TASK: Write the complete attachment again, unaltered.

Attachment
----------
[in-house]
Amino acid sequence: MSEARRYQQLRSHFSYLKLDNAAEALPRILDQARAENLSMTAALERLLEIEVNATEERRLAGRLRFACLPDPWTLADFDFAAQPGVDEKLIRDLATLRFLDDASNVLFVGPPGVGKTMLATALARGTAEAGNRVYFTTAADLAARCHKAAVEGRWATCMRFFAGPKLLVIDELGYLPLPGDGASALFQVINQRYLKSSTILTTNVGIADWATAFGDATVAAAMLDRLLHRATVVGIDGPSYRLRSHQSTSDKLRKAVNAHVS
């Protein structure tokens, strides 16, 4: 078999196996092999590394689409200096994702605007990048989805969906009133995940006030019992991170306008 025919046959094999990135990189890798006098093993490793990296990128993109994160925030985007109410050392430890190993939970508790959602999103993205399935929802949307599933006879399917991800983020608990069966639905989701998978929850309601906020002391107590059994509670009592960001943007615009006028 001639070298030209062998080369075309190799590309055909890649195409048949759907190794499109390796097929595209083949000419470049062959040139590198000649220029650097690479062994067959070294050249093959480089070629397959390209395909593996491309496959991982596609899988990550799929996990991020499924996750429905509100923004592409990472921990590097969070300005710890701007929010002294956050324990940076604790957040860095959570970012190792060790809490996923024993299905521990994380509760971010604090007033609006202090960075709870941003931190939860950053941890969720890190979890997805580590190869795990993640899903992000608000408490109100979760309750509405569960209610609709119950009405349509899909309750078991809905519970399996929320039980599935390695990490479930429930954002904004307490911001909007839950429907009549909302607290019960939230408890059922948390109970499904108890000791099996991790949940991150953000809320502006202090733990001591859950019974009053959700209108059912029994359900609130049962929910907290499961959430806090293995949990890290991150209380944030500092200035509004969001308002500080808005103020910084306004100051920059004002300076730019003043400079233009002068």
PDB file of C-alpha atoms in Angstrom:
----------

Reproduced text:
[in-house]
Amino acid sequence: MSEARRYQQLRSHFSYLKLDNAAEALPRILDQARAENLSMTAALERLLEIEVNATEERRLAGRLRFACLPDPWTLADFDFAAQPGVDEKLIRDLATLRFLDDASNVLFVGPPGVGKTMLATALARGTAEAGNRVYFTTAADLAARCHKAAVEGRWATCMRFFAGPKLLVIDELGYLPLPGDGASALFQVINQRYLKSSTILTTNVGIADWATAFGDATVAAAMLDRLLHRATVVGIDGPSYRLRSHQSTSDKLRKAVNAHVS
């Protein structure tokens, strides 16, 4: 078999196996092999590394689409200096994702605007990048989805969906009133995940006030019992991170306008 025919046959094999990135990189890798006098093993490793990296990128993109994160925030985007109410050392430890190993939970508790959602999103993205399935929802949307599933006879399917991800983020608990069966639905989701998978929850309601906020002391107590059994509670009592960001943007615009006028 001639070298030209062998080369075309190799590309055909890649195409048949759907190794499109390796097929595209083949000419470049062959040139590198000649220029650097690479062994067959070294050249093959480089070629397959390209395909593996491309496959991982596609899988990550799929996990991020499924996750429905509100923004592409990472921990590097969070300005710890701007929010002294956050324990940076604790957040860095959570970012190792060790809490996923024993299905521990994380509760971010604090007033609006202090960075709870941003931190939860950053941890969720890190979890997805580590190869795990993640899903992000608000408490109100979760309750509405569960209610609709119950009405349509899909309750078991809905519970399996929320039980599935390695990490479930429930954002904004307490911001909007839950429907009549909302607290019960939230408890059922948390109970499904108890000791099996991790949940991150953000809320502006202090733990001591859950019974009053959700209108059912029994359900609130049962929910907290499961959430806090293995949990890290991150209380944030500092200035509004969001308002500080808005103020910084306004100051920059004002300076730019003043400079233009002068």
PDB file of C-alpha atoms in Angstrom: